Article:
change an "I" card to an "R" card.


If we go looking on the SiliconImage site, there is firmware there.


There is also a page with drivers for various OSes.


Those links come from the product page.



I actually have an AEC-6280M here, which is the Macintosh version
of product. Years ago, I got a new Mac, which came with an ATA-66
disk interface (ugh!). I wanted something a little better, so got the
AEC card. The front of the box claims it is ATA-133, while the
printed manual still mentions ATA-100.

I'm browsing the installer CD from the box the product came in,
and it has drivers for several OSes. The WinXP AEC6280.INF file
is from 08/18/2003. The PCI VEN/DEV in that file is PCI\VEN_1191&DEV_0009.
 From the pci.ids file, it looks like AEC made the chip themselves ("ATP865").

1191  Artop Electronic Corp
    0009  ATP865

In the Linux folder on that CD (where there is *no* driver), it says:

    "The driver of AEC-6280 was built-in Red Hat Linux 7.3 & Later

     Note: The hard disk connected to the aec6280 IDE card will locate
           on /dev/hde to /dev/hdh.

     You can execute dmesg command to check it."

So that's all I've got of interest on that one. You'd want to check
in Linux-land for the history of ATP865 development, and whether the
ATP865 bears a resemblance to any other chips. The user manual that
came in the box, doesn't seem to align with the version of hardware
shipped, and in any case, there are no details on "drive size limit"
or the like, in that manual. At least the CD with drivers on it,
is well organized.

(the ATP-865 as a chip... ATA-6 implies "big disk" but there are no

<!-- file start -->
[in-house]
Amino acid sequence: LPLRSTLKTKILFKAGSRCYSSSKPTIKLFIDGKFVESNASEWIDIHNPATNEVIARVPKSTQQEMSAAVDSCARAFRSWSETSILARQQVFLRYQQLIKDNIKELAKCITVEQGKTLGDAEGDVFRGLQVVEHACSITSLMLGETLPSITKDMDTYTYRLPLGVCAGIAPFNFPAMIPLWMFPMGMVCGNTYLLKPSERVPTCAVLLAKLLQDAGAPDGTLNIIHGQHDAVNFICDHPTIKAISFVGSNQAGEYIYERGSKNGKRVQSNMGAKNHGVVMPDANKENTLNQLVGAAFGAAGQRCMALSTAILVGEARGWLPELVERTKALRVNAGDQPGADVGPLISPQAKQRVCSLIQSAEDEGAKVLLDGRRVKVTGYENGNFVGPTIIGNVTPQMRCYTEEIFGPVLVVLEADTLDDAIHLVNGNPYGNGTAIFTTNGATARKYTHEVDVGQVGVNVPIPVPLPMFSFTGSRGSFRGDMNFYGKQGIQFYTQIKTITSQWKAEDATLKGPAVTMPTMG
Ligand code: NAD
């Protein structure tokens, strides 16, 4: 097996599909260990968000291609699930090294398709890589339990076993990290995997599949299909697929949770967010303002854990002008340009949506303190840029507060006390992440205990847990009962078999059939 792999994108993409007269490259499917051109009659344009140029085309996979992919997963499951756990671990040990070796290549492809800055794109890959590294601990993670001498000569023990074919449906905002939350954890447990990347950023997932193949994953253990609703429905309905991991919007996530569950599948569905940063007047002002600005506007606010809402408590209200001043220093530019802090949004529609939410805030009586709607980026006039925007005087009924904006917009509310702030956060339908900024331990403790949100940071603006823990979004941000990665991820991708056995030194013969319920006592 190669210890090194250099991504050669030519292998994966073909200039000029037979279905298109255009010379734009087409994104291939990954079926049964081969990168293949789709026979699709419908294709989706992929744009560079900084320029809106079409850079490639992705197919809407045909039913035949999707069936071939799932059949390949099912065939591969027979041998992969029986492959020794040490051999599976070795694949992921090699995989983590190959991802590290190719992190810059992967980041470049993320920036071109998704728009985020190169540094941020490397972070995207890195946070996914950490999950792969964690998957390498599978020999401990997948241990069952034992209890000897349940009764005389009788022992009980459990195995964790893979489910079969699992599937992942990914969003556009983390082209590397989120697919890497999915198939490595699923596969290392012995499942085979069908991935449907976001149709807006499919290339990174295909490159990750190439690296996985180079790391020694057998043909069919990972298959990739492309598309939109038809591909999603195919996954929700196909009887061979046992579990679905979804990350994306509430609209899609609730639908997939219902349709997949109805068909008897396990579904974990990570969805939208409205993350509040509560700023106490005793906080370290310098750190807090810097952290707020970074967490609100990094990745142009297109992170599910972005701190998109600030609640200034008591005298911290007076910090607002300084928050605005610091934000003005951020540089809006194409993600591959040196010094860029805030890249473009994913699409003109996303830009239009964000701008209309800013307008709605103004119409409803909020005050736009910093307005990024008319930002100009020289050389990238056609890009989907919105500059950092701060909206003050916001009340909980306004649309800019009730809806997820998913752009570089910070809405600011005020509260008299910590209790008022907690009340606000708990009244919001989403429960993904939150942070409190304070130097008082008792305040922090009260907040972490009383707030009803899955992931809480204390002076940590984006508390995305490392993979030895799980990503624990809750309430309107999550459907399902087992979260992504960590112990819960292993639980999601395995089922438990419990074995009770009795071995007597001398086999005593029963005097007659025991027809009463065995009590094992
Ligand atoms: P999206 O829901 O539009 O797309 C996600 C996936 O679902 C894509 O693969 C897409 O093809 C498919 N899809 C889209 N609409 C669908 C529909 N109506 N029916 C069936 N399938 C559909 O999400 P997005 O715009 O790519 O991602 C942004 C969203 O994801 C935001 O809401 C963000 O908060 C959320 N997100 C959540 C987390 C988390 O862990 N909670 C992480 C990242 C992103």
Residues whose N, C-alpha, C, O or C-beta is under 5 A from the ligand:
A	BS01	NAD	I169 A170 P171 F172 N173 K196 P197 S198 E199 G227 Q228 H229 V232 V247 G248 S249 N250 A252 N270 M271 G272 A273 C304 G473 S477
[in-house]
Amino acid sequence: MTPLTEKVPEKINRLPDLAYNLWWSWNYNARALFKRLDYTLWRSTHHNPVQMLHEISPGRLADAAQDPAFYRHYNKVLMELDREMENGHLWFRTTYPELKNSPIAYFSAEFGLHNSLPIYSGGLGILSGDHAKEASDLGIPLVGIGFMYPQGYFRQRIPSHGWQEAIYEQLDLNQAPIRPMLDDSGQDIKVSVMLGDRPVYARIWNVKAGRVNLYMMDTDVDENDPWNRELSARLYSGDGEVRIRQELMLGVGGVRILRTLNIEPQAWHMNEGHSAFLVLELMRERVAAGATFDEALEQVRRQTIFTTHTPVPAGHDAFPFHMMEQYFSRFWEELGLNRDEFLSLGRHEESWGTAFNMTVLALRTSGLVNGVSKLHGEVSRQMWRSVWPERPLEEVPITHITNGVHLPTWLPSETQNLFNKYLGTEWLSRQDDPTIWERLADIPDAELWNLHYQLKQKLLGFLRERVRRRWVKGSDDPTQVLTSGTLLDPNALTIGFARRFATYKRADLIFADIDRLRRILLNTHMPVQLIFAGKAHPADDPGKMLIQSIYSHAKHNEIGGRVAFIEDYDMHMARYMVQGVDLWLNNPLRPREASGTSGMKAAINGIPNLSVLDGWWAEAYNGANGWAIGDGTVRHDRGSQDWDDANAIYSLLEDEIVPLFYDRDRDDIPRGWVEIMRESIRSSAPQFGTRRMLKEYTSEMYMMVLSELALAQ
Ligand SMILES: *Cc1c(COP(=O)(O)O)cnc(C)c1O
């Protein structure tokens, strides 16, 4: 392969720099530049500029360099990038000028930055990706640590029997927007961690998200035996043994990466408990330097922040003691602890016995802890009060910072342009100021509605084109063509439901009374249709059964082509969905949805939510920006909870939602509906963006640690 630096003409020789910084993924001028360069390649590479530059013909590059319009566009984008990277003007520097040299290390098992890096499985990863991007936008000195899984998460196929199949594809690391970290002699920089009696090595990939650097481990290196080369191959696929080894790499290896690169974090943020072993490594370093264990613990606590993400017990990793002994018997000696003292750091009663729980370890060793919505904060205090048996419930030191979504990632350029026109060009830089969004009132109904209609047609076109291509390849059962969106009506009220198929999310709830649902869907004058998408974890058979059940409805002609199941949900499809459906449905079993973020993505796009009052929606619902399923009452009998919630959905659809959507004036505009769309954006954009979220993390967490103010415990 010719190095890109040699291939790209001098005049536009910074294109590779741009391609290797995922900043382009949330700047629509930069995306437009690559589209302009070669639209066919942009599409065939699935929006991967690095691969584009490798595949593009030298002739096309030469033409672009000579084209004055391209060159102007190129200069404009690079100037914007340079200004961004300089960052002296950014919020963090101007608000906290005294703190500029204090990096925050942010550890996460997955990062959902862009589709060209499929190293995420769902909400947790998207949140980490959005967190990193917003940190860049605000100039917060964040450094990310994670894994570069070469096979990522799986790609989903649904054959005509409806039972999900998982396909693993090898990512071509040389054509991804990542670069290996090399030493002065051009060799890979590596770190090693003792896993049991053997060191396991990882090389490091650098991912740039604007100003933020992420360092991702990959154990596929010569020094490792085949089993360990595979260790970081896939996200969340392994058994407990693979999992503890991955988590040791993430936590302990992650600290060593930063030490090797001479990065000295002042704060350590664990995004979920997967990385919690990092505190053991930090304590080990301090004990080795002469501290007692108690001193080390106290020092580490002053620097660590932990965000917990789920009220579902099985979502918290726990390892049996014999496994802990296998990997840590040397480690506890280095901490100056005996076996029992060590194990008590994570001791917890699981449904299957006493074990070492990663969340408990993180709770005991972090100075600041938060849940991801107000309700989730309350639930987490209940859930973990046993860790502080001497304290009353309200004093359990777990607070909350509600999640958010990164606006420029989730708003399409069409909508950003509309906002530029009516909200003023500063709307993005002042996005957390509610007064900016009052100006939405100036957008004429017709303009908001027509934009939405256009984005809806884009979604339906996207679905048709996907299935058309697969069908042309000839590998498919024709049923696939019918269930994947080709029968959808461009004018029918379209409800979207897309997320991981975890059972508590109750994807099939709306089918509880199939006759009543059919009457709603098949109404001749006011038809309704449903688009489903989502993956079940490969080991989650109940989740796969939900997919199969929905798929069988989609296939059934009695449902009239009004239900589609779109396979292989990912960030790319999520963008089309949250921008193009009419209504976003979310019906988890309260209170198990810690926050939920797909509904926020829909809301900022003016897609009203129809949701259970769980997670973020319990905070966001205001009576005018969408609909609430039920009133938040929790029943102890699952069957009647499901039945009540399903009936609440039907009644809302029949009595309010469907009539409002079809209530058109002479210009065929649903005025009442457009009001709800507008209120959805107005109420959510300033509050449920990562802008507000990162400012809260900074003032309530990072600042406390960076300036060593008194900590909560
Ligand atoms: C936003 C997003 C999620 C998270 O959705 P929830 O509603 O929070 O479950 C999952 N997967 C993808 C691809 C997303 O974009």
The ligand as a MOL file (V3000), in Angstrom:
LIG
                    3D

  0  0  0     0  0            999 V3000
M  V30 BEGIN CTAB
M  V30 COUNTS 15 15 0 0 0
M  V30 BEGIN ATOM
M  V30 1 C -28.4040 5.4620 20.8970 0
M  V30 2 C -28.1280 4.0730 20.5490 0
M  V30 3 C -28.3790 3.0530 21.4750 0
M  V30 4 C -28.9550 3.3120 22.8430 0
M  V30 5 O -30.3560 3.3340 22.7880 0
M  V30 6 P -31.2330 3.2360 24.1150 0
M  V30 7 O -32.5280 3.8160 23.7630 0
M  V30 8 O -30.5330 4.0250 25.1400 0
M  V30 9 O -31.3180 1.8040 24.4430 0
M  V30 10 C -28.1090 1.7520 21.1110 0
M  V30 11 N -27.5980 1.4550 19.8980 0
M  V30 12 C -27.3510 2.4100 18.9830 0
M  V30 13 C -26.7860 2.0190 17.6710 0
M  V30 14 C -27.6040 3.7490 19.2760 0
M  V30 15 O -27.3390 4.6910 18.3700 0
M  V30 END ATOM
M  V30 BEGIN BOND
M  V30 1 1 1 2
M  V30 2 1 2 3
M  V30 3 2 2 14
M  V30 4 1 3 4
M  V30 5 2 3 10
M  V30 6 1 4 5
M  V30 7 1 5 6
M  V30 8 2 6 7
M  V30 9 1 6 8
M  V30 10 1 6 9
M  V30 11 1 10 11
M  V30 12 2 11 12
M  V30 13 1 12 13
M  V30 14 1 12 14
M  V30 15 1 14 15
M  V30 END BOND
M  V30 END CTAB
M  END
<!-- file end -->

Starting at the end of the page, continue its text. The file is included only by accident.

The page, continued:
words to confirm that)


I can get some keywords from this post...


    libata  aec62xx driver  pata_artop

It's not a "very warm trail", so I'll stop there.


Re: PCI Hard Drive (IDE) Controller Card

tb wrote:
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Look for an ATA100 or ATA133 card because I don't think any of the
ATA33 or ATA66 cards support drives bigger than 128-137GB.  Even older
(pre-2003) ATA100 and ATA133 cards may need firmware updates to add
large drive support, but that's easy if the card uses a Promise, Artec
(from Siig), or Silicon Image chip.   Cards usually differ by chip,
not by card brand, so don't rule out cheap stuff because I've bought
brand new Silicon Image cards from Ebay for $3 (delivered, probably
now at least $5) that were identical to $20 ones sold elsewhere.   If
you check thrift stores, Silicon Image cards stick out in the pile
because almost every one has a large chip angled at 45 degrees from
the others.  Their PATA cards use the 0680A chip.